If it wasn’t for people . . . leaders wouldn’t be concerned with expectations
One of the more challenging problems of exercising leadership is addressing the expectations people have of you “the leader.” This takes different forms from employees’ expectations for advancement to expectations of outcome from your board or those senior to you.
How many times have people in your organization been disappointed because they didn’t receive a promotion, salary increase, or a new assignment? In the military, there is a very structured evaluation process; annual effectiveness reports. People would become disappointed if they didn’t receive the rating they expected, or even worse, were not selected for promotion by the promotion board. The military, like large corporations, is a bureaucratic organization where people can almost seem to get lost and when promotion time comes, there can be disappointment. In my military career, some of my most capable and loyal people were passed over for promotion. What I did was continue to challenge and encourage them and use their talents as productively as I could while working to get them promoted the next round. That is the exercise of leadership; to take on the hopes, dreams, challenges, and disappointments of the people, and return them in a way that provides hope and encouragement, so they can continue to accomplish the tasks at hand.
Project expectations and anticipation of success on the battlefield also require the attention of you “the leader” so that people inside and outside the organization understand that there are always risks and tradeoffs with any endeavor. No matter the decision or the outcome there will always be people who are disappointed. In the past couple of Blogs, I’ve talked about a major building project in which I was involved. At the outset of this project, everyone was looking forward to a larger building with more guest rooms and a very ornate building design. Unfortunately, the building design did not fit into the very real cost constraints. My job was to make the tough decisions to remove a complete floor from the design (15 guest rooms) and change a very lovely architecture to rooms without balconies, and a much simpler roof design. However, my job was also to assure people that the functionality of the redesigned building would allow us to carry out our very important mission. Helping people accept those types of changes without discouragement are the job of you “the leader.”
I was involved in the U.S. intervention in Grenada in 1983. At the outset, the higher levels of government expected a smooth operation with limited or no opposition. In other words, it was expected to be a walk in the park. But the special operations joint task force commander was wise in this matter and we planned for much more than met the eye. Little did we know that there would be two battalions of Cuban soldiers on the island and anti-aircraft artillery that nearly disrupted the complete insertion of our Rangers into Point Salinas Airfield. While the outcome was very favorable, it wasn’t without major problems and with some loss of life. But the Joint Task Force Commander, Major General Dick Scholtes played his role well with both those under his command and the combatant commander to which we were assigned, so everyone knew there would be risks involved and no one that I knew took the operations lightly.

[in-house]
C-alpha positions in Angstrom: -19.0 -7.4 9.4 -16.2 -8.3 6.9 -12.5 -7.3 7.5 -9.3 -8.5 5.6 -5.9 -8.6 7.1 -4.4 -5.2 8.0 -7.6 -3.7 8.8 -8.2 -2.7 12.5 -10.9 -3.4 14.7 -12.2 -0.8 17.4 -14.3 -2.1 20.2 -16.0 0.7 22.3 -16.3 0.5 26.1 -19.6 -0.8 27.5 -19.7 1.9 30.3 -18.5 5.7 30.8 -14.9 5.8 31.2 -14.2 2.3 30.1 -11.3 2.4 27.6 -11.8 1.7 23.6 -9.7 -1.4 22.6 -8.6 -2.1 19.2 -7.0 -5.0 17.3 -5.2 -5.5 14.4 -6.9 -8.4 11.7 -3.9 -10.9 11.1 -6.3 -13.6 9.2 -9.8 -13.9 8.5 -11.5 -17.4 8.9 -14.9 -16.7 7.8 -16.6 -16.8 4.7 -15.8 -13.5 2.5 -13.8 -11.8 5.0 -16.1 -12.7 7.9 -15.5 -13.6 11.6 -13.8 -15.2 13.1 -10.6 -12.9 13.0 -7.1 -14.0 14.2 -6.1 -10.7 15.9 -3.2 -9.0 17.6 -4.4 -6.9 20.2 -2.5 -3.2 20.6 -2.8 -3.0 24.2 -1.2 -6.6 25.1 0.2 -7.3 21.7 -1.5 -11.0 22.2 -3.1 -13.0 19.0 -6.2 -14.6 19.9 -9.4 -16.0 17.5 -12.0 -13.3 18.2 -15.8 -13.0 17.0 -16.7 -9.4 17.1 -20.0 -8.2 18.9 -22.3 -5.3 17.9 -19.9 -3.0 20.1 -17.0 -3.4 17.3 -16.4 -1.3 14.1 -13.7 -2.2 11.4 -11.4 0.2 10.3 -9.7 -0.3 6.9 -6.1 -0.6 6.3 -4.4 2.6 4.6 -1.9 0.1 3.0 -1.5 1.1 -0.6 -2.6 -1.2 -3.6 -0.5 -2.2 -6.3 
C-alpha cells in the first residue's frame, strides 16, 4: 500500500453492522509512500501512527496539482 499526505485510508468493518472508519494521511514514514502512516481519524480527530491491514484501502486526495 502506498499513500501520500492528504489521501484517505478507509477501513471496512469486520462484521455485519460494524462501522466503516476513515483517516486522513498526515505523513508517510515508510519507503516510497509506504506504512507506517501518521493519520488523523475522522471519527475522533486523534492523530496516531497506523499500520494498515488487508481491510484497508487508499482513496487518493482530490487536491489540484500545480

Life, in general, can be full of unmet expectations, disappointments, and even failure to the point where one might lose sight of what their real worth is. As one who knows the ONE, I try to remember that in all circumstances, my real job is to bring honor and glory to the Lord. I am one of His children, I really work for Him, and no matter who else judges me, I still have great value to the Lord. It puts the aspects of unmet expectations in their proper place and gives the follower of Jesus a tremendous freedom. The apostle Paul said, “Do not be anxious about anything, but in everything, by prayer and petition, with thanksgiving, present your request to God. And the peace of God, which transcends all understanding, will guard your hearts and minds in Christ Jesus. (Phil. 4:6-7). And in his letter to the Colossians, he said, “Whatever you do, work at it with all your heart, as working for the Lord, not for men . . .” (Col. 3:23). Maybe easier said than done, but all things are possible through Him.